To put this hack into effect, you can:

  • Refrain from using blue light-emitting devices in the evening.
  • Use “night mode” on the device or programs like f.lux to filter out the blue wavelengths in the evening.
  • Wear blue light blocking glasses at sundown.
  • Use black-out curtains in the bedroom to eliminate moonlight and ambient artificial light.

Behavioral hacks for restful sleep

These behavioral hacks may help put us into a state of mind and body that is more conducive to quality sleep. These hacks are in part derived from sleep hygiene tips that are important to proper sleep routines. 

Practice relaxation exercises like meditation and yoga

Relaxation exercises and lifestyle practices like meditation, deep breathing, and yoga create physiological changes in the brain that are similar to sleep. Developing a consistent practice can enhance both sleep quality and quantity. 

To put this hack into play:

  • Try a 7-20 minute guided mindfulness meditation or yoga session as part of your bedtime routine. Check out our free meditations on the Customer Portal.
  •  Keep the yoga poses light. While more intense exercise in the early part of the day can facilitate sleep, they may increase cortisol and keep us awake if done near bedtime.
  • Wearable biofeedback headbands such as SleepShepherd track brain waves with EEG sensors and output binaural beats to produce brain wave patterns that are conducive for sleep.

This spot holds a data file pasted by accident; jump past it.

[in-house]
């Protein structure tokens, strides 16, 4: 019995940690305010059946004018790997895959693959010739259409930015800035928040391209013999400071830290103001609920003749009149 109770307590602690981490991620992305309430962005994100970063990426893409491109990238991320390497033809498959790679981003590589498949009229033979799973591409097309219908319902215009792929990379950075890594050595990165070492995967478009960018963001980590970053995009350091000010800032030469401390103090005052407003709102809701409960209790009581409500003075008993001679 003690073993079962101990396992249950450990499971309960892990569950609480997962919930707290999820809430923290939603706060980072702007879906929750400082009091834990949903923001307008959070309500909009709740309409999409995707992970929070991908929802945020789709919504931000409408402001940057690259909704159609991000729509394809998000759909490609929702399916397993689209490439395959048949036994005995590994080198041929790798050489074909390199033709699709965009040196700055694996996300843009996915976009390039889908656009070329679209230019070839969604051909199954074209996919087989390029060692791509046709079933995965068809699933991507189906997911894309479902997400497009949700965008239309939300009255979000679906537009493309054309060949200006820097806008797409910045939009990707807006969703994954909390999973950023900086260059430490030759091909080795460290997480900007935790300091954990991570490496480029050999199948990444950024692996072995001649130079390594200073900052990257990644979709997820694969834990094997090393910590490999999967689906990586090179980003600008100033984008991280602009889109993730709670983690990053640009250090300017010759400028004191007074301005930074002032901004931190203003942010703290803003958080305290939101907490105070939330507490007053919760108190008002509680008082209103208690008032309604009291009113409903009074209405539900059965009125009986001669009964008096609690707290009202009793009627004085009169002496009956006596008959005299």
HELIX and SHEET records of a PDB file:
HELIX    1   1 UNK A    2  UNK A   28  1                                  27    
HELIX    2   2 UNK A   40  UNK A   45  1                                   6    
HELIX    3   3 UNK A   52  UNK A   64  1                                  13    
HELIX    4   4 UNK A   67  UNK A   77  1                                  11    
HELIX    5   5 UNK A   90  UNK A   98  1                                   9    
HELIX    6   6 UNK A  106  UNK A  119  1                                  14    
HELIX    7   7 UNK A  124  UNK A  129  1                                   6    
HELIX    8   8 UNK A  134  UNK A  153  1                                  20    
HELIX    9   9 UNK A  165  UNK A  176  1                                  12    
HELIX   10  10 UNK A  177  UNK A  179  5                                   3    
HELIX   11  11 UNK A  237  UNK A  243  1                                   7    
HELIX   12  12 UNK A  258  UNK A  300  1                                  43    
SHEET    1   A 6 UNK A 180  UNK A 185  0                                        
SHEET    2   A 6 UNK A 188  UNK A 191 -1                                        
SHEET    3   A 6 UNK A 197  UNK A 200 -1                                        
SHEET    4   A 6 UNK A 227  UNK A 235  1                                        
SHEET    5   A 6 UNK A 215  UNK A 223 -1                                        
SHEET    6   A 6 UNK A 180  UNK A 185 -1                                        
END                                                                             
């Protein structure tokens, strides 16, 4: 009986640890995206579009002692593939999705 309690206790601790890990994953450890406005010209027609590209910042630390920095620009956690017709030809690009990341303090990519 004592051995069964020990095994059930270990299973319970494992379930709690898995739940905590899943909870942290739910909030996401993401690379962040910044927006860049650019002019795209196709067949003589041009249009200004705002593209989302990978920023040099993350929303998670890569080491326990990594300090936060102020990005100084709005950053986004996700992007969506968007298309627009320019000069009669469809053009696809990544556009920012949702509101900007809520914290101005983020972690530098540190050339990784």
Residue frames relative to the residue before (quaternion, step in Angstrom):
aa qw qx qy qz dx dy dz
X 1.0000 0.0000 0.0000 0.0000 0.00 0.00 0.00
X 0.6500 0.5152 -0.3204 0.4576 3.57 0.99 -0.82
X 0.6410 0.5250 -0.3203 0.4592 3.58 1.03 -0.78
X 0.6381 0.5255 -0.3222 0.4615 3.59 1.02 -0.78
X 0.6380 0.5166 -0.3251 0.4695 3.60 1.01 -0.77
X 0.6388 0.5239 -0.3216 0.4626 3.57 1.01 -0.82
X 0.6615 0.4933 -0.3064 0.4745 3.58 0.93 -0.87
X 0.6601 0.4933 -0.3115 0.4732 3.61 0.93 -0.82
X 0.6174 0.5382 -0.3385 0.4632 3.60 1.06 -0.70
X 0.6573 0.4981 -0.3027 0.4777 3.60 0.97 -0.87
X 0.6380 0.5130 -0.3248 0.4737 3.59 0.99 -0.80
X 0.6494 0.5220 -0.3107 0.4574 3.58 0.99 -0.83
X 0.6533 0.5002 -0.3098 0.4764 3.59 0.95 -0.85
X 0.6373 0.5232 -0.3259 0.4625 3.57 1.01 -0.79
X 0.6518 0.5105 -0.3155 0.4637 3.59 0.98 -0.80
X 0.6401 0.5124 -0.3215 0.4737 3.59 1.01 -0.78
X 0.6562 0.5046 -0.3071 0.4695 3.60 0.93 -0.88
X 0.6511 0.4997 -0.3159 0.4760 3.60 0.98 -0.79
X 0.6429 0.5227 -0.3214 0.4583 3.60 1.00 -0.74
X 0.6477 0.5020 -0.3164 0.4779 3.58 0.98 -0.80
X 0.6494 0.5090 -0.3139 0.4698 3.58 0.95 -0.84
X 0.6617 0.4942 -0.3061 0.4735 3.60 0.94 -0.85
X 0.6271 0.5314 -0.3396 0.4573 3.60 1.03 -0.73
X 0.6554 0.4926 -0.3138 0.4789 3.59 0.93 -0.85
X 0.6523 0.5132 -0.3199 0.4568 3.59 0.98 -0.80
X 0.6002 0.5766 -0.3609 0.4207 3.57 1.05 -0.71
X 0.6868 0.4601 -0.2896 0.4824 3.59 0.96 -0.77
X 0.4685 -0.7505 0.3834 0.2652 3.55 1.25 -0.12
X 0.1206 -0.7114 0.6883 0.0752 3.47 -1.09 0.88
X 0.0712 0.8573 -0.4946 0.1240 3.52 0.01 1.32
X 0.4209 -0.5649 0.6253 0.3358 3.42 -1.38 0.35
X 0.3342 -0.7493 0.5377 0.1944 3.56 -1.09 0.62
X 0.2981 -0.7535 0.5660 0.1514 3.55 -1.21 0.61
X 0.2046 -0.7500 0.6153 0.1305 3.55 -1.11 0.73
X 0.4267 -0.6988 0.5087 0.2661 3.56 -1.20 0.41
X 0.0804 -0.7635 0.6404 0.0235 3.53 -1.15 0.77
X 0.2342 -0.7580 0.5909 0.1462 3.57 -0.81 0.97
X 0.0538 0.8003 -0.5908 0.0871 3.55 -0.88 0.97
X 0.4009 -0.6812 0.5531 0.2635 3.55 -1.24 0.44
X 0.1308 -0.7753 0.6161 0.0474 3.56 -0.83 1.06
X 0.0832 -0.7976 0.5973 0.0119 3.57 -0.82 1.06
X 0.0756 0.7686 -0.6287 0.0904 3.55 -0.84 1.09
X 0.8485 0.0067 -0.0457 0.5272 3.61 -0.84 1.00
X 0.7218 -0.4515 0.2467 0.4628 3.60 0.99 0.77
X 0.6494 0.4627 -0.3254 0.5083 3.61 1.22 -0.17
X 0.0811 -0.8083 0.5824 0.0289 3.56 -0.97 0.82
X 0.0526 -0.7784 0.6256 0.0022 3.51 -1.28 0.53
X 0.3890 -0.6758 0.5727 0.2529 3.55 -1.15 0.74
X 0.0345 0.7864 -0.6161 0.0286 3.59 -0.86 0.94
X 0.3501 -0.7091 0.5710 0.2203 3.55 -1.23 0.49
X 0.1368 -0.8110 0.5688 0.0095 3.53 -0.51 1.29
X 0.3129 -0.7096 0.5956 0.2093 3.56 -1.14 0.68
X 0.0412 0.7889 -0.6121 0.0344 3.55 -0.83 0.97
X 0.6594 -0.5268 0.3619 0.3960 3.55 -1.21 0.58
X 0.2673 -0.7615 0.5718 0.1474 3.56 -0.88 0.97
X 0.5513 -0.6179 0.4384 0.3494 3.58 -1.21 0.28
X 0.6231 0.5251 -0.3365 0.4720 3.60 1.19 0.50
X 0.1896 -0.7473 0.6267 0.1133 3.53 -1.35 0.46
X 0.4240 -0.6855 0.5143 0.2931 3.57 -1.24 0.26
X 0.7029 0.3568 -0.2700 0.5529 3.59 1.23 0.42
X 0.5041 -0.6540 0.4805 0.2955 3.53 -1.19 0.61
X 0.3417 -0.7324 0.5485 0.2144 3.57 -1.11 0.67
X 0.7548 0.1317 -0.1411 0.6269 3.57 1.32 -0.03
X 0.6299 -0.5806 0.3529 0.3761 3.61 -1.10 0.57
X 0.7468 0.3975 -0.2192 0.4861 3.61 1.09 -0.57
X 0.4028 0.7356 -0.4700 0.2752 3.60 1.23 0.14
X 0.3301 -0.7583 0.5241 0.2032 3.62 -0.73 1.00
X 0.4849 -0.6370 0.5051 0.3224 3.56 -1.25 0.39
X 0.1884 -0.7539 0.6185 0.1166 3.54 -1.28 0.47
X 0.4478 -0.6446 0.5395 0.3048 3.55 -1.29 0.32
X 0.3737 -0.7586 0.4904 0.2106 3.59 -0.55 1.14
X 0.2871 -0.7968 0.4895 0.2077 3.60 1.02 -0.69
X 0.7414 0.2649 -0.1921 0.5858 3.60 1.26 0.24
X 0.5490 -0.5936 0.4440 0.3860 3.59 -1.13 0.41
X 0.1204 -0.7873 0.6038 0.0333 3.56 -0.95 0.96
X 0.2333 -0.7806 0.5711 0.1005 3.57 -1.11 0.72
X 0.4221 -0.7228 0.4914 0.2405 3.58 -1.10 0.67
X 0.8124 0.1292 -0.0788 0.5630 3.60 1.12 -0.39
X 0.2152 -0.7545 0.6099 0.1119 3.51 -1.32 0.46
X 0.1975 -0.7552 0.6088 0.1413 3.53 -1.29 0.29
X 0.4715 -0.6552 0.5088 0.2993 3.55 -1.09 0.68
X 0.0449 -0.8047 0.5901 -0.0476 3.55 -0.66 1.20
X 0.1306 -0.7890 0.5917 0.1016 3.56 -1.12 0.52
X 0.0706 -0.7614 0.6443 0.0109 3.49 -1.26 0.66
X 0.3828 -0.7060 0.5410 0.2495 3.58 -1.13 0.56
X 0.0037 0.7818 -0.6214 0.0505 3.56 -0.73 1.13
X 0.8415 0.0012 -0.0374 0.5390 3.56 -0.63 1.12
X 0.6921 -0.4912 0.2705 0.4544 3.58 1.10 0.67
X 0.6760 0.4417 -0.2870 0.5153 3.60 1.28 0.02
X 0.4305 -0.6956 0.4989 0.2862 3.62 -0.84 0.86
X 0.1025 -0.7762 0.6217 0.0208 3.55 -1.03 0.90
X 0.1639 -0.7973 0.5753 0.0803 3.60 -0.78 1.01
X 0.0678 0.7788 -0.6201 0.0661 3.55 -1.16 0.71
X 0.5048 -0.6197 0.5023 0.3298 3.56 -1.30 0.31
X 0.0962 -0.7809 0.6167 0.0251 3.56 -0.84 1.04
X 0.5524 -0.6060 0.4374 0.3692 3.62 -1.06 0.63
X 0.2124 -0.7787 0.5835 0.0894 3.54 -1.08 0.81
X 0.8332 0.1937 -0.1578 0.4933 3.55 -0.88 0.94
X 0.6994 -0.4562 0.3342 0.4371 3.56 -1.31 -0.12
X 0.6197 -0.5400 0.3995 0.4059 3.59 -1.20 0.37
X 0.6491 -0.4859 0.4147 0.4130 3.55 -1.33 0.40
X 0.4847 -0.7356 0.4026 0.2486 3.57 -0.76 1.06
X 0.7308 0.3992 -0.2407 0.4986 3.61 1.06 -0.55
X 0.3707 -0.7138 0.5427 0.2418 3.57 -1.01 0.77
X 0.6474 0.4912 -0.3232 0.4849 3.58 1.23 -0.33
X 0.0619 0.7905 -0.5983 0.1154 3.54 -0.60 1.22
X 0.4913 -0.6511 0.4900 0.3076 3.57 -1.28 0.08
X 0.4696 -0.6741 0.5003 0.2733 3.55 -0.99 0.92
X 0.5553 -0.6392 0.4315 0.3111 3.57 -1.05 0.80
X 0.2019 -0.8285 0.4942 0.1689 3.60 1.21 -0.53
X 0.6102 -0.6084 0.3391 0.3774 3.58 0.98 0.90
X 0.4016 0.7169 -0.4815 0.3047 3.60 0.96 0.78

Lower body temperature before bedtime

In addition to light, temperature is another cue the body uses to signal sleep. Before the start of a sleep cycle, our body temperature naturally falls a few degrees. Keeping cool at bedtime can increase sleep efficiency and sleep onset. 

To try:

  • Keep the bedroom between 60-68 degrees Fahrenheit. 
  • Take a shower or bath before bed. While it may seem that this would increase body temperature, it actually draws blood flow towards the surface. Here, heat more easily radiates to the environment, lowering our body temperature.  

Go to bed and wake up at the same time every day

Consistent sleep/wake routines can be very effective for supporting healthy circadian rhythms. Since we sleep in roughly ninety-minute cycles, it can be helpful to have our waking time reflect an even amount of cycles. 

When we wake up in the middle of a cycle, especially in the deeper stages of NREM, we may suffer more intense sleep inertia. Apps such as Sleep Cycle track movement data to wake you up at the lightest stage of sleep.

To put this into effect:

  • Start the bedtime routine at the same time every day and set the alarm for the same time every morning. Even on weekends.